There were 49,137 households out of which 21.70% had children under the age of 18 living with them, 54.50% were married couples living together, 8.90% had a female householder with no husband present, and 33.40% were non-families. 28.20% of all households were made up of individuals and 16.10% had someone living alone who was 65 years of age or older. The average household size was 2.25 and the average family size was 2.72.

In the county the population was spread out with 19.20% under the age of 18, 6.00% from 18 to 24, 22.30% from 25 to 44, 23.30% from 45 to 64, and 29.20% who were 65 years of age or older. The median age was 47 years. For every 100 females there were 93.70 males. For every 100 females age 18 and over, there were 90.80 males.

The median income for a household in the county was $39,635, and the median income for a family was $46,385. Males had a median income of $30,870 versus $23,379 for females. The per capita income for the county was $27,227. About 6.30% of families and 9.30% of the population were below the poverty line, including 13.60% of those under age 18 and 5.70% of those age 65 or over.



Bus systems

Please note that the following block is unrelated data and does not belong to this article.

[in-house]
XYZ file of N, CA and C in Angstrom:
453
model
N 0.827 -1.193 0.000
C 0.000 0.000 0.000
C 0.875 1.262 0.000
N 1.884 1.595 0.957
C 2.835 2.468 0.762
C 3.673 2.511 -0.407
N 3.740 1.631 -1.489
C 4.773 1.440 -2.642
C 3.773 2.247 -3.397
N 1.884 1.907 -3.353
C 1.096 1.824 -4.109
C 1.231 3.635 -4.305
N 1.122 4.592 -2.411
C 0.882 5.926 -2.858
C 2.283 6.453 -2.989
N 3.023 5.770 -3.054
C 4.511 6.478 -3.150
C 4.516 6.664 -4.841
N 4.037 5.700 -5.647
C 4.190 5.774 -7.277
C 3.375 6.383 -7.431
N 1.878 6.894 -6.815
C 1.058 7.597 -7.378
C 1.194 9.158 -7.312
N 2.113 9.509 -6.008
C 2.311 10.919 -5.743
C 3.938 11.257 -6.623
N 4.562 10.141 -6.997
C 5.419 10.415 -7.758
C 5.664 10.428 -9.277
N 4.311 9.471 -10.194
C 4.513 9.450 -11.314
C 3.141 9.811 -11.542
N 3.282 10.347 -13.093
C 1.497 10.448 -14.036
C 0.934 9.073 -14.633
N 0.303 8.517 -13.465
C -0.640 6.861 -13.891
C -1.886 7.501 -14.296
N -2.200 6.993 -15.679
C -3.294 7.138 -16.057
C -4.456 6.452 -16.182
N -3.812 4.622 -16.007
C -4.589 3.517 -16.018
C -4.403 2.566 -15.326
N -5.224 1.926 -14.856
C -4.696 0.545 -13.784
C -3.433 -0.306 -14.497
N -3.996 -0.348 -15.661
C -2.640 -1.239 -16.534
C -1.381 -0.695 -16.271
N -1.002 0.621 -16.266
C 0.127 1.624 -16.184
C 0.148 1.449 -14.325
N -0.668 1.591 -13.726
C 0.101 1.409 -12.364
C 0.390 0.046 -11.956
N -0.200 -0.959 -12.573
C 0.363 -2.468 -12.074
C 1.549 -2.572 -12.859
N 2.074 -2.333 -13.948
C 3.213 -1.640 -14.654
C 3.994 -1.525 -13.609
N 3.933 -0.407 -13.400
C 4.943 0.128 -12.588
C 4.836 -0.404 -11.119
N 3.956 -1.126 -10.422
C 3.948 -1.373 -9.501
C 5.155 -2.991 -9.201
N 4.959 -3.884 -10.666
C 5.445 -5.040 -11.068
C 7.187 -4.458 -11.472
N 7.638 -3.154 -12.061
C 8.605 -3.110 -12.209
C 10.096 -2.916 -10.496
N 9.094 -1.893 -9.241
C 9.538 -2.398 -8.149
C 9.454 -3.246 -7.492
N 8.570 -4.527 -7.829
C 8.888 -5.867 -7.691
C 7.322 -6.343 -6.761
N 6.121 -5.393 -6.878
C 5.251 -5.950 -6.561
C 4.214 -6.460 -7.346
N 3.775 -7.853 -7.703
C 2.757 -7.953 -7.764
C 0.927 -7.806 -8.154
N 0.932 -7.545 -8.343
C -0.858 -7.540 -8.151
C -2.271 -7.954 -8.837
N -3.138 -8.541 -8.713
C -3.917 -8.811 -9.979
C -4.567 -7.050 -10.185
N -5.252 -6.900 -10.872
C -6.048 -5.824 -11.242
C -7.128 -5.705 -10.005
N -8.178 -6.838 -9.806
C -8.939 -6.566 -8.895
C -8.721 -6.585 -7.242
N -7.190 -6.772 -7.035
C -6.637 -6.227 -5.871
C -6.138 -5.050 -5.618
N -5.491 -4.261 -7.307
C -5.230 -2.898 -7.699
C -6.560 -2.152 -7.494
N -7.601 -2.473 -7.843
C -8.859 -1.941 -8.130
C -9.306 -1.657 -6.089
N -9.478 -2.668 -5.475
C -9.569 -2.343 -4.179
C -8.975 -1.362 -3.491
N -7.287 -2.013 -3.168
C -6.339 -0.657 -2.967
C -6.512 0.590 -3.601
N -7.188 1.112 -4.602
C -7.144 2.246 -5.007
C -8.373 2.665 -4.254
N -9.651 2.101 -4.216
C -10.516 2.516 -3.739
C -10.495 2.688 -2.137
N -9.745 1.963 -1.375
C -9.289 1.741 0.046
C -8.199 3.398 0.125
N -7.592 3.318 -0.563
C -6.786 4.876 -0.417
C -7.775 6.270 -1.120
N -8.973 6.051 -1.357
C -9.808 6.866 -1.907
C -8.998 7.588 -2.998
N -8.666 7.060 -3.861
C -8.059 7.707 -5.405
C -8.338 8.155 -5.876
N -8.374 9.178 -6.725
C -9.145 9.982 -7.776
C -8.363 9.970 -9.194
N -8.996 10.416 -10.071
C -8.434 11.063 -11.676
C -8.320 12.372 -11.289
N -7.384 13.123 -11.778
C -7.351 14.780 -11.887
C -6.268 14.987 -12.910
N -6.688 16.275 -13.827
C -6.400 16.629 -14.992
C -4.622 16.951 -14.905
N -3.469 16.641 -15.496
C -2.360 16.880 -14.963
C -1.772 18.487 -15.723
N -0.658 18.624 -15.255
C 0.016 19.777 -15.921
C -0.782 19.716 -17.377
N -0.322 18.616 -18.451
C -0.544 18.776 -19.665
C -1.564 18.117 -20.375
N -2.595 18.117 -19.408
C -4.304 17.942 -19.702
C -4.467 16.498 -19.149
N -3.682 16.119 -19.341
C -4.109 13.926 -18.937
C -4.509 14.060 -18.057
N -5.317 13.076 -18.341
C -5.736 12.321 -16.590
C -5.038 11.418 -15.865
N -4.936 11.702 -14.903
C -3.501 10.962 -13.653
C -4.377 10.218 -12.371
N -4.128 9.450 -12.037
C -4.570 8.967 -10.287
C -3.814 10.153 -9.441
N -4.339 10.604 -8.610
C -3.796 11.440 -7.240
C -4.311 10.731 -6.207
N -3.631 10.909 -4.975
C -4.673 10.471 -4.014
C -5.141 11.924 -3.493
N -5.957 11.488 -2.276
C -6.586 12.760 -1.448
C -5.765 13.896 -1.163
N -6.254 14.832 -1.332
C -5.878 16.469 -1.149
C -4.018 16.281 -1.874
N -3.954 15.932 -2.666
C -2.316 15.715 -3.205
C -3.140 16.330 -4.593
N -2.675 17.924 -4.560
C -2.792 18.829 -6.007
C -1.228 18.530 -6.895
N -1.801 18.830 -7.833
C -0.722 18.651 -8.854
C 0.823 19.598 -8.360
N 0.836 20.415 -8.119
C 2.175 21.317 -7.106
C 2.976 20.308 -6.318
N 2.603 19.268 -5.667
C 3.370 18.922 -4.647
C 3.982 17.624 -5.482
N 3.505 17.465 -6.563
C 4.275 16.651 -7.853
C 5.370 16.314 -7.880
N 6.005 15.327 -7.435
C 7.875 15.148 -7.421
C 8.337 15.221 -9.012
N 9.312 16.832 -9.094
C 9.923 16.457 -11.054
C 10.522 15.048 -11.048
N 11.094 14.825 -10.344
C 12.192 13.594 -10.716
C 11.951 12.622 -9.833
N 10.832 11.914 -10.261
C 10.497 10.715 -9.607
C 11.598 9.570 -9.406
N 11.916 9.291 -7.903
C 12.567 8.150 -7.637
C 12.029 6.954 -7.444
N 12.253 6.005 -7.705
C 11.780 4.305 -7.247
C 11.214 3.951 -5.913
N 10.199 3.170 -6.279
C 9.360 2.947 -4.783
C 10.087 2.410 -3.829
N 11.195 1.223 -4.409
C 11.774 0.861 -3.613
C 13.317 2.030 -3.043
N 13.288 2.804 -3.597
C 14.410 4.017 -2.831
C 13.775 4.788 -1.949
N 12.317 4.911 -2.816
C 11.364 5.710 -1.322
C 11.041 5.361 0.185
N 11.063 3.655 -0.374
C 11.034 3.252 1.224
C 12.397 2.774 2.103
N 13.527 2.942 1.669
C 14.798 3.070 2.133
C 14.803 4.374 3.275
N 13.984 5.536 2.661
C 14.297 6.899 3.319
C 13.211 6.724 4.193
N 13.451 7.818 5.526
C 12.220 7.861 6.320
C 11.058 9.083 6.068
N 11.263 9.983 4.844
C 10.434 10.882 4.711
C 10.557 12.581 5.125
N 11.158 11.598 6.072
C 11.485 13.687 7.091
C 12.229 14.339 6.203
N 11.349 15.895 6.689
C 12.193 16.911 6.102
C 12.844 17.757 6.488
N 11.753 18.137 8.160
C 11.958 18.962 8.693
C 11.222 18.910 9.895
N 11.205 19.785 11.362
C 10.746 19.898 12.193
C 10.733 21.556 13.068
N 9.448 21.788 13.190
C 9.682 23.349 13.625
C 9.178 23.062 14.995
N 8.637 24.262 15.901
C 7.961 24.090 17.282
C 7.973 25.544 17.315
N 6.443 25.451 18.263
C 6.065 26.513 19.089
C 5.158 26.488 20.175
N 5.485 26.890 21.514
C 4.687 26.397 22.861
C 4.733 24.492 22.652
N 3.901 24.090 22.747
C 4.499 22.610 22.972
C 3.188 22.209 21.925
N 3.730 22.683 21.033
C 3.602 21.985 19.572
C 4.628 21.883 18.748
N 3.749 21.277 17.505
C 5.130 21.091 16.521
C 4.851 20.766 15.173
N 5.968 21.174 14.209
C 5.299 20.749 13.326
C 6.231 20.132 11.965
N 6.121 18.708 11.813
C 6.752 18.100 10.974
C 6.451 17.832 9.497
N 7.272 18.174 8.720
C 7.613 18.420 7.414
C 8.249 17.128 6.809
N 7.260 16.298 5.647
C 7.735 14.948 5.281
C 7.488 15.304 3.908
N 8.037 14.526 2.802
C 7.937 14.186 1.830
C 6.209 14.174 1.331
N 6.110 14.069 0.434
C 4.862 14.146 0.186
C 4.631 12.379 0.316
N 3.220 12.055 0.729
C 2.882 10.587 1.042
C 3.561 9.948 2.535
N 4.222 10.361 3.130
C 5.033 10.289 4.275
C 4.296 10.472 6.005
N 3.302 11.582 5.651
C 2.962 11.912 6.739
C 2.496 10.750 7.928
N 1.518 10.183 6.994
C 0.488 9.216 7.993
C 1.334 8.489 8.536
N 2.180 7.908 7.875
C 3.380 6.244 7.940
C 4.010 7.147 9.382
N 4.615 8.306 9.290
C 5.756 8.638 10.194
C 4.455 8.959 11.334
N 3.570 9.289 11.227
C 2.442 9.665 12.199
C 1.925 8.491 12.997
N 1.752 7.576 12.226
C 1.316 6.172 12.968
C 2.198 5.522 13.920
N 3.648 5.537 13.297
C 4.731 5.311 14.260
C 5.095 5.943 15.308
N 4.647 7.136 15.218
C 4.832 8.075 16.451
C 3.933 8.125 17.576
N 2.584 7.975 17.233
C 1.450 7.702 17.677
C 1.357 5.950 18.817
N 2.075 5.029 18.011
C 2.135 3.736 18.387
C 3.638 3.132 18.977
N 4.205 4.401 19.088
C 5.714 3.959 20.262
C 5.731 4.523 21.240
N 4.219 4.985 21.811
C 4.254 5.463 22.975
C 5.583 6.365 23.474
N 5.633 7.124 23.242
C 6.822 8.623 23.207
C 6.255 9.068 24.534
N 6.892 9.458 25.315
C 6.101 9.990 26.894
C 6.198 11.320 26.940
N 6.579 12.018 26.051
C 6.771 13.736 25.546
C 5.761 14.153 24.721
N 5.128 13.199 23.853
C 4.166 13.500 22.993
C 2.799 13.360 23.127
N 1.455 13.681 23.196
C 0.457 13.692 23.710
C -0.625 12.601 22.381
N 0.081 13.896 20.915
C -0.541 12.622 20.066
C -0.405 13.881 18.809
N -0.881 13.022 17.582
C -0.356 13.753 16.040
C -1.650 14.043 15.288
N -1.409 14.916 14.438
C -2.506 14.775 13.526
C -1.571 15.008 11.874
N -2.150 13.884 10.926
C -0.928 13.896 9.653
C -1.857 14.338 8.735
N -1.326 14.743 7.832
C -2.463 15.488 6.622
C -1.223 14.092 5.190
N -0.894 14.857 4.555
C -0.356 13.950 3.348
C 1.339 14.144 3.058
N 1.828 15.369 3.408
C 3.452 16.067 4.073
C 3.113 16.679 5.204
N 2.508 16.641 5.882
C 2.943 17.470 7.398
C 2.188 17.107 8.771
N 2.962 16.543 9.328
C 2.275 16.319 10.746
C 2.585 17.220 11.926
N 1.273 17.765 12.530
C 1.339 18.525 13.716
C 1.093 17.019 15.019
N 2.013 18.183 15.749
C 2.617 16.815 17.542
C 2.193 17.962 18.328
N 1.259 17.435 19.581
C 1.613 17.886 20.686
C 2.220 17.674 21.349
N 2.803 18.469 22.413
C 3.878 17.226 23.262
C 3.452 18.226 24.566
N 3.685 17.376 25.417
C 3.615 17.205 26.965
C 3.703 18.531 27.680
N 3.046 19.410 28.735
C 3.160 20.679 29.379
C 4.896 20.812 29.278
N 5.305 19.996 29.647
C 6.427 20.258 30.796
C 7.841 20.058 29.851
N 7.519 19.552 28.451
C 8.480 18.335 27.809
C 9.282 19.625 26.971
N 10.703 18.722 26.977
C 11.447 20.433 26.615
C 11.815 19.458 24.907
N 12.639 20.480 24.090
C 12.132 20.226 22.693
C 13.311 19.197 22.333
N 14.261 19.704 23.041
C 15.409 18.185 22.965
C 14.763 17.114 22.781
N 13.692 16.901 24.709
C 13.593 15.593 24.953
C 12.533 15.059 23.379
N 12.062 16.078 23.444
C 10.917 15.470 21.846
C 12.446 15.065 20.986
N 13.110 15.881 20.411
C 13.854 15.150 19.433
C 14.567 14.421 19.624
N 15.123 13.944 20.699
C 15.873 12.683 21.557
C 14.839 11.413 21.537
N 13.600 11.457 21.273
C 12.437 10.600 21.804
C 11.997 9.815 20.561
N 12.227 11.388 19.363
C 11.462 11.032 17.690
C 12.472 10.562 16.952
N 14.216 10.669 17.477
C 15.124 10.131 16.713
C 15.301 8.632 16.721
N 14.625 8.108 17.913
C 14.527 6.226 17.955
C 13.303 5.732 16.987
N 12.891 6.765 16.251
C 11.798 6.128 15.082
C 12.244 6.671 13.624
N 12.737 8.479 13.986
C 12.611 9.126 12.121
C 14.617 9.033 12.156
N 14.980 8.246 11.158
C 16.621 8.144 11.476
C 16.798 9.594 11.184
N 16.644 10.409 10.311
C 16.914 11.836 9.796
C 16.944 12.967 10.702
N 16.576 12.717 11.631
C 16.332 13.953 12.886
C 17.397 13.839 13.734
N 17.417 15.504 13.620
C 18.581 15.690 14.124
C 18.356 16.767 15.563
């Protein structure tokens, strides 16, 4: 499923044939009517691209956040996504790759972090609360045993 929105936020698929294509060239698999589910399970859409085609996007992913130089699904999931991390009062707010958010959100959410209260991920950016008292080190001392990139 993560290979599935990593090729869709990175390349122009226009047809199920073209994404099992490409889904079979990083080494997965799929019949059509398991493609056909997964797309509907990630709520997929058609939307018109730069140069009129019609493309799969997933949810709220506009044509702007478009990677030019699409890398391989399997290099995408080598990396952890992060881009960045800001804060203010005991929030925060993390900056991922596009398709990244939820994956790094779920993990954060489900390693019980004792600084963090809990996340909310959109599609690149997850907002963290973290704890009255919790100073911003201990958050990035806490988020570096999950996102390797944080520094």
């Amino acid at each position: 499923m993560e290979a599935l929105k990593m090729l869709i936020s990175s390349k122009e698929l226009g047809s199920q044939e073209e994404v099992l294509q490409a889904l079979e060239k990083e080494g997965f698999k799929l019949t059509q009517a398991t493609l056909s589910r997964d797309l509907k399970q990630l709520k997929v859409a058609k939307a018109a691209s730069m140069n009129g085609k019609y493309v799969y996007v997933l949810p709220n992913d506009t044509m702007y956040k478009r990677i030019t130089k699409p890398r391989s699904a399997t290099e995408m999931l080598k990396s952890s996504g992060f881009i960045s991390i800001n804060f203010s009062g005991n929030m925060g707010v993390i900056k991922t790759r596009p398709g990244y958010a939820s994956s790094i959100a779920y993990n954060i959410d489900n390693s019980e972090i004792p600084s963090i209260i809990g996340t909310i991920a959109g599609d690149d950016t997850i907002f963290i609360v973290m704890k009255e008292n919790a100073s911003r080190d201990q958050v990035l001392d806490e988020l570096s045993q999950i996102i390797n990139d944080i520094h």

Goline is Indian River County's main method of public transportation. The program was introduced in 1994, to introduce an alternative option to driving. In the mid-2000s, Indian River county had planned for a series of routes for the Buses from Barefoot bay to the south end of Vero Beach, due to the mass population in the early and mid 2000's. In 2006, Goline (formally Indian River Transit) was introduced with more stops along and through the Treasure Coast. By 2010, it had a total of 14 stops with 3 or 4 more stops planned for 2011/2012. There is no fee to board the bus, though people are encouraged to donate to the system. Currently the times are from 8:00 am to 5:00 pm on Weekdays and from 9:00 am to 3:00 pm on Saturdays. On some routes, there are extended hours.[12] For route listings please refer to this website [13]


There is a planned Amtrak station in Vero Beach.[citation needed] Details for the meetings for the initial process are on this page.[14] There are also planned stations in Melbourne and Ft. Pierce, connecting the Space Coast and Treasure Coast regions with the rest of the country.[15]


It is home to general aviation manufacturer Piper Aircraft and Velocity Aircraft [1], CVS distribution Center. Indian River County is home to the world famous Indian River Citrus, a locally harvested fruit, that is sold world wide.[16]



Indian River County School District operates public schools. Public high schools include:

Private schools

  • Glendale Christian School
  • Indian River Christian School
  • Master's Academy
  • St. Edwards Lower School
  • St. Edwards Upper School